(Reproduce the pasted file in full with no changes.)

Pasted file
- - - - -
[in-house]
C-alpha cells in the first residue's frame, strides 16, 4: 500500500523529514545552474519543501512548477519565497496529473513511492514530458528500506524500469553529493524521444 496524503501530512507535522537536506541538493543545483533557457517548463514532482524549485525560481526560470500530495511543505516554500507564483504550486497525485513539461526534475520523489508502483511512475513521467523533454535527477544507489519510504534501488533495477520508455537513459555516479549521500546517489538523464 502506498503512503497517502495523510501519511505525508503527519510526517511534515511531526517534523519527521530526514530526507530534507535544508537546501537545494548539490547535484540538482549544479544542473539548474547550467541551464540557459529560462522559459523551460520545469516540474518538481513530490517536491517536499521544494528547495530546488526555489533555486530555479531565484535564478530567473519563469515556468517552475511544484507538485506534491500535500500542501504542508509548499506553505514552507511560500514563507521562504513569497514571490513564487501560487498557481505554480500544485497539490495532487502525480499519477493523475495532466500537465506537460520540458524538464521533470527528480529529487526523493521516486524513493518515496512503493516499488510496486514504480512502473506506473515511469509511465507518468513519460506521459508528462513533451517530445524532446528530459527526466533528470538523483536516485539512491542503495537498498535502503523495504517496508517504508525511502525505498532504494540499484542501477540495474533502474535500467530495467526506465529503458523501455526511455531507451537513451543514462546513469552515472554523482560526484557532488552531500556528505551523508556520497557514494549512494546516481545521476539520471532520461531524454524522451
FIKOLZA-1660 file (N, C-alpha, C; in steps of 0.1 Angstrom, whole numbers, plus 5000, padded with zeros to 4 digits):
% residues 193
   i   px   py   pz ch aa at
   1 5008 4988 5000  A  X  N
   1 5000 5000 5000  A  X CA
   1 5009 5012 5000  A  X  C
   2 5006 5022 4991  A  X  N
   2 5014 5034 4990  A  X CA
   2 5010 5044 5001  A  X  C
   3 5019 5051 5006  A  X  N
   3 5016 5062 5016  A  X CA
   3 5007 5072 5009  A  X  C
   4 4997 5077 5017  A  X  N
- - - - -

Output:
[in-house]
C-alpha cells in the first residue's frame, strides 16, 4: 500500500523529514545552474519543501512548477519565497496529473513511492514530458528500506524500469553529493524521444 496524503501530512507535522537536506541538493543545483533557457517548463514532482524549485525560481526560470500530495511543505516554500507564483504550486497525485513539461526534475520523489508502483511512475513521467523533454535527477544507489519510504534501488533495477520508455537513459555516479549521500546517489538523464 502506498503512503497517502495523510501519511505525508503527519510526517511534515511531526517534523519527521530526514530526507530534507535544508537546501537545494548539490547535484540538482549544479544542473539548474547550467541551464540557459529560462522559459523551460520545469516540474518538481513530490517536491517536499521544494528547495530546488526555489533555486530555479531565484535564478530567473519563469515556468517552475511544484507538485506534491500535500500542501504542508509548499506553505514552507511560500514563507521562504513569497514571490513564487501560487498557481505554480500544485497539490495532487502525480499519477493523475495532466500537465506537460520540458524538464521533470527528480529529487526523493521516486524513493518515496512503493516499488510496486514504480512502473506506473515511469509511465507518468513519460506521459508528462513533451517530445524532446528530459527526466533528470538523483536516485539512491542503495537498498535502503523495504517496508517504508525511502525505498532504494540499484542501477540495474533502474535500467530495467526506465529503458523501455526511455531507451537513451543514462546513469552515472554523482560526484557532488552531500556528505551523508556520497557514494549512494546516481545521476539520471532520461531524454524522451
FIKOLZA-1660 file (N, C-alpha, C; in steps of 0.1 Angstrom, whole numbers, plus 5000, padded with zeros to 4 digits):
% residues 193
   i   px   py   pz ch aa at
   1 5008 4988 5000  A  X  N
   1 5000 5000 5000  A  X CA
   1 5009 5012 5000  A  X  C
   2 5006 5022 4991  A  X  N
   2 5014 5034 4990  A  X CA
   2 5010 5044 5001  A  X  C
   3 5019 5051 5006  A  X  N
   3 5016 5062 5016  A  X CA
   3 5007 5072 5009  A  X  C
   4 4997 5077 5017  A  X  N